Gabapentin may interact with other medications
Gabapentin oral capsule can interact with several other medications. Different interactions can cause different effects. For instance, some can interfere with how well a drug works, while others can cause increased side effects.
Below is a list of medications that can interact with gabapentin. This list does not contain all drugs that may interact with gabapentin.
Before taking gabapentin, be sure to tell your doctor and pharmacist about all prescription, over-the-counter, and other drugs you take. Also tell them about any vitamins, herbs, and supplements you use. Sharing this information can help you avoid potential interactions.
If you have questions about drug interactions that may affect you, ask your doctor or pharmacist.
When used with gabapentin, certain pain drugs can increase its side effects, such as tiredness. Examples of these drugs include:
Stomach acid drugs
When used with gabapentin, certain drugs used to treat stomach acid problems can reduce the amount of gabapentin in your body. This can make it less effective. Taking gabapentin 2 hours after taking these drugs can help prevent this problem. Examples of these drugs include:
- aluminum hydroxide
- magnesium hydroxide
- Adderall (amphetamine / dextroamphetamine)
- Advil (ibuprofen)
- Aleve (naproxen)
- Ambien (zolpidem)
- Aspirin Low Strength (aspirin)
- Cymbalta (duloxetine)
- Fish Oil (omega-3 polyunsaturated fatty acids)
- Flexeril (cyclobenzaprine)
- Klonopin (clonazepam)
- Lipitor (atorvastatin)
- Lyrica (pregabalin)
- Metoprolol Succinate ER (metoprolol)
- Metoprolol Tartrate (metoprolol)
- Nexium (esomeprazole)
- Norco (acetaminophen / hydrocodone)
- Percocet (acetaminophen / oxycodone)
- ProAir HFA (albuterol)
- Prozac (fluoxetine)
- Suboxone (buprenorphine / naloxone)
- Synthroid (levothyroxine)
- Tylenol (acetaminophen)
- Vitamin B12 (cyanocobalamin)
- Vitamin C (ascorbic acid)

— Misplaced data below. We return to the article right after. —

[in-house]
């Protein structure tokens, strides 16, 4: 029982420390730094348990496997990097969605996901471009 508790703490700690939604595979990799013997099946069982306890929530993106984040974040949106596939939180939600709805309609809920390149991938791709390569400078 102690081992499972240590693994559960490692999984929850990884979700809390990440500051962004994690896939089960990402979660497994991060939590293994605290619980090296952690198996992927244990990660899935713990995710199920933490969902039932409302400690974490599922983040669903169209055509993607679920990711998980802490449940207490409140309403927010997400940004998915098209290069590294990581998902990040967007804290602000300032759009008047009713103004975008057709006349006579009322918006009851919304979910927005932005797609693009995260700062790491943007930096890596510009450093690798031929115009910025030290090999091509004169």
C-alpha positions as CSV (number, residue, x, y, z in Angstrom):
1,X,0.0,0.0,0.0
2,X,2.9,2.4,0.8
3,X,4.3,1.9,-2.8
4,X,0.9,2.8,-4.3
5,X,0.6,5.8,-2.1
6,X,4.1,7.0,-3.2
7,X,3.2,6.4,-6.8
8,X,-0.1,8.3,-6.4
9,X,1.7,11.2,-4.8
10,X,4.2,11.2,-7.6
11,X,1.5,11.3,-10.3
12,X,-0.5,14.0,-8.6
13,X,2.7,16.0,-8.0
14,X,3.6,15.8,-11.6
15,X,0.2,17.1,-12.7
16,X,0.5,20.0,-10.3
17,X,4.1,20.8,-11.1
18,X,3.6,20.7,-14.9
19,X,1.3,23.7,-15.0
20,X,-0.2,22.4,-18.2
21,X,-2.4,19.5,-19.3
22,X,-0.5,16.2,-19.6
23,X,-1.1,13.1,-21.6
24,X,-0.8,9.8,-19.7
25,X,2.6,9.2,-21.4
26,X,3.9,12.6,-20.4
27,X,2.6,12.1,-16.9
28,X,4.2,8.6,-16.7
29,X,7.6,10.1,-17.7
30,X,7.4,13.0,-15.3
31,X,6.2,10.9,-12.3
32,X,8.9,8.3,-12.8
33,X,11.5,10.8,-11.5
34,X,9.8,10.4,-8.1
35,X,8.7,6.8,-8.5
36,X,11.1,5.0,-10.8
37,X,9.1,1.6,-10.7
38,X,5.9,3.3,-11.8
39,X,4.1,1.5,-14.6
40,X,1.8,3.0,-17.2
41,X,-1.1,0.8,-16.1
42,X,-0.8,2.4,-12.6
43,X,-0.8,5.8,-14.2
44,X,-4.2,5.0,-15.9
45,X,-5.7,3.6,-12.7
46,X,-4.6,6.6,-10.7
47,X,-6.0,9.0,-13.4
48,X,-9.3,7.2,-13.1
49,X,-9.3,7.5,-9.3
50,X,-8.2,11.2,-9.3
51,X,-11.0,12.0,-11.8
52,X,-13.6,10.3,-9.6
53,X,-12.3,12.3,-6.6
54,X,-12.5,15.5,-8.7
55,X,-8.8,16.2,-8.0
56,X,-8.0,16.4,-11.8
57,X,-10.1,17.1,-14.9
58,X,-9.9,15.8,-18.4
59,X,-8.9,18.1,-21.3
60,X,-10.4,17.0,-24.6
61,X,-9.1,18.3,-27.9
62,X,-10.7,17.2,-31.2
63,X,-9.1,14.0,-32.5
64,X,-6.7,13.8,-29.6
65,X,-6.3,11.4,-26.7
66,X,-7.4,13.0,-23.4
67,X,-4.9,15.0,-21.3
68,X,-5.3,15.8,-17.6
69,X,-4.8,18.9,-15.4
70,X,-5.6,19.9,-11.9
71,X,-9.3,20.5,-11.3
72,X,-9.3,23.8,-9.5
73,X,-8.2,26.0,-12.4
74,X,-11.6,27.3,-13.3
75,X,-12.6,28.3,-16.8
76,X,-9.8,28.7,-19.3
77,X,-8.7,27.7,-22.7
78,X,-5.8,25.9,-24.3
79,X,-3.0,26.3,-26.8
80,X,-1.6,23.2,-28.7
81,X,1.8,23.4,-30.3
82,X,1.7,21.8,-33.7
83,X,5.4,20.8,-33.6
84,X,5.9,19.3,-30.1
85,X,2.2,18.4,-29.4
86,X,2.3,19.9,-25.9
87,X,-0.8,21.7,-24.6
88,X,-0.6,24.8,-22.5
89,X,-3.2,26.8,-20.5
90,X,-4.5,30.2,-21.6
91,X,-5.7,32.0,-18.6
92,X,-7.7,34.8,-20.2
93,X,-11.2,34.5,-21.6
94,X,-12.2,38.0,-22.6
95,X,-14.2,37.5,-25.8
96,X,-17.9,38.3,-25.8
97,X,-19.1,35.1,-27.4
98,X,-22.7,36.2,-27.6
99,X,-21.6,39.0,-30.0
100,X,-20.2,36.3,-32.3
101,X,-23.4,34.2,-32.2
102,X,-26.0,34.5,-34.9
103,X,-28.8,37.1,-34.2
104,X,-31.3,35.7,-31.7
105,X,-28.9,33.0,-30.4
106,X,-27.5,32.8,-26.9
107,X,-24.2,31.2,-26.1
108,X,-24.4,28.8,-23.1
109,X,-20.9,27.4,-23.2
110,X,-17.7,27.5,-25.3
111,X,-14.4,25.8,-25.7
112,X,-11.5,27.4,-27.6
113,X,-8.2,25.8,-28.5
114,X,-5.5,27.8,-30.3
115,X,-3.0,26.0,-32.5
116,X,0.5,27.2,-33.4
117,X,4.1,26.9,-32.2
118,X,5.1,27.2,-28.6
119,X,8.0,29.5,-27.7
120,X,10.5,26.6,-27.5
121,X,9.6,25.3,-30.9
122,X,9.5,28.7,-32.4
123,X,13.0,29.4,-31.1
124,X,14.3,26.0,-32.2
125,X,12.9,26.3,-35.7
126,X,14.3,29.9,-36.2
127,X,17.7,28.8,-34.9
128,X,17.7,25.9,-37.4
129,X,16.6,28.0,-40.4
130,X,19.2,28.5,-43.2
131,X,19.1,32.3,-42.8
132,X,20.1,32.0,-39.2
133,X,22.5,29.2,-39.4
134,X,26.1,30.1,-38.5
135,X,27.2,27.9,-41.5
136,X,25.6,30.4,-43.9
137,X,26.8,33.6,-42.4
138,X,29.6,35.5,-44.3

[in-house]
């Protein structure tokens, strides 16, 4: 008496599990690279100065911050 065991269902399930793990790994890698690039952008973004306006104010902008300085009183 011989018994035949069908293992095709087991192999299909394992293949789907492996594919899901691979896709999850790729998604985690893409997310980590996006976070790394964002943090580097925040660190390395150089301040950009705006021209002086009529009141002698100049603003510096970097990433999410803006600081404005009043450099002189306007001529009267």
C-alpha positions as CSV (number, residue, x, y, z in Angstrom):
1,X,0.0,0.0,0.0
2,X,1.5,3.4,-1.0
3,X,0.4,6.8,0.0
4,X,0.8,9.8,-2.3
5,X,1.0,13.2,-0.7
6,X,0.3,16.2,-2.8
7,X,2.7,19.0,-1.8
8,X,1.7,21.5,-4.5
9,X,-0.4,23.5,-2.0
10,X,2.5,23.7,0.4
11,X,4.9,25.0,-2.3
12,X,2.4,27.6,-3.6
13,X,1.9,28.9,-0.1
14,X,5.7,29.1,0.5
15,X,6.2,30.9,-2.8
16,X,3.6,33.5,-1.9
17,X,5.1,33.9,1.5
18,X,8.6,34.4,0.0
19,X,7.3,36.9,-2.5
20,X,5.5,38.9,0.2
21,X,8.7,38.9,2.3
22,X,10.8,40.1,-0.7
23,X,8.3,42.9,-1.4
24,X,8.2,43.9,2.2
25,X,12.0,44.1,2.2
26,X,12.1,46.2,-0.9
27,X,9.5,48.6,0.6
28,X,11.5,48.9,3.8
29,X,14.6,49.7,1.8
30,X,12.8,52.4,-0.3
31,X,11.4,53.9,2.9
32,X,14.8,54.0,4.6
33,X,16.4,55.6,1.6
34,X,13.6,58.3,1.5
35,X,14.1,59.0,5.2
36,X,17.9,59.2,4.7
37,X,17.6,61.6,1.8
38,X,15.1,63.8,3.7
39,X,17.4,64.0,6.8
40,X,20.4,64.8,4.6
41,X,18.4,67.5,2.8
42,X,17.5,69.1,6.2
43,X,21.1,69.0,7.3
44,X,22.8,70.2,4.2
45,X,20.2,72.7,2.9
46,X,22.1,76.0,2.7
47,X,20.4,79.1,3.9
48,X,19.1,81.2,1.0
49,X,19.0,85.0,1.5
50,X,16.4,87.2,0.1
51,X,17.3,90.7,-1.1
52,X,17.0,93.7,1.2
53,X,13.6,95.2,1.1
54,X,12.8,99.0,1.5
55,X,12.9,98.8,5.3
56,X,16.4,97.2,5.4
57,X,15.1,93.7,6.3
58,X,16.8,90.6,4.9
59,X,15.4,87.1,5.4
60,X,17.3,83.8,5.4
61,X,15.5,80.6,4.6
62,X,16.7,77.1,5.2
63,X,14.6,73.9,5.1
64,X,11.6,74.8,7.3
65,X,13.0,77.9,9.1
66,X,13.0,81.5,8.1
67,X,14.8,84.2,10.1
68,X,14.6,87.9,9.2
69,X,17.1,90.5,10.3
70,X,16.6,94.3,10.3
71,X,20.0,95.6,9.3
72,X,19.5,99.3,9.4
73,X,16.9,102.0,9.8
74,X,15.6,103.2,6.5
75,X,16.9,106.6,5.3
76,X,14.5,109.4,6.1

- Vitamin D3 (cholecalciferol)
- Xanax (alprazolam)
- Zoloft (sertraline)
- Zyrtec (cetirizine)
What should I know about storage and disposal of this medication?
Keep this medication in the container it came in, tightly closed, and out of reach of children. Store the tablets, extended-release tablets, and capsules at room temperature, away from excess heat and moisture (not in the bathroom). Store the oral solution in the refrigerator.
It is important to keep all medication out of sight and reach of children as many containers (such as weekly pill minders and those for eye drops, creams, patches, and inhalers) are not child-resistant and young children can open them easily. To protect young children from poisoning, always lock safety caps and immediately place the medication in a safe location – one that is up and away and out of their sight and reach. http://www.upandaway.org
Unneeded medications should be disposed of in special ways to ensure that pets, children, and other people cannot consume them. However, you should not flush this medication down the toilet. Instead, the best way to dispose of your medication is through a medicine take-back program. Talk to your pharmacist or contact your local garbage/recycling department to learn about take-back programs in your community. See the FDA’s Safe Disposal of Medicines website (http://goo.gl/c4Rm4p) for more information if you do not have access to a take-back program.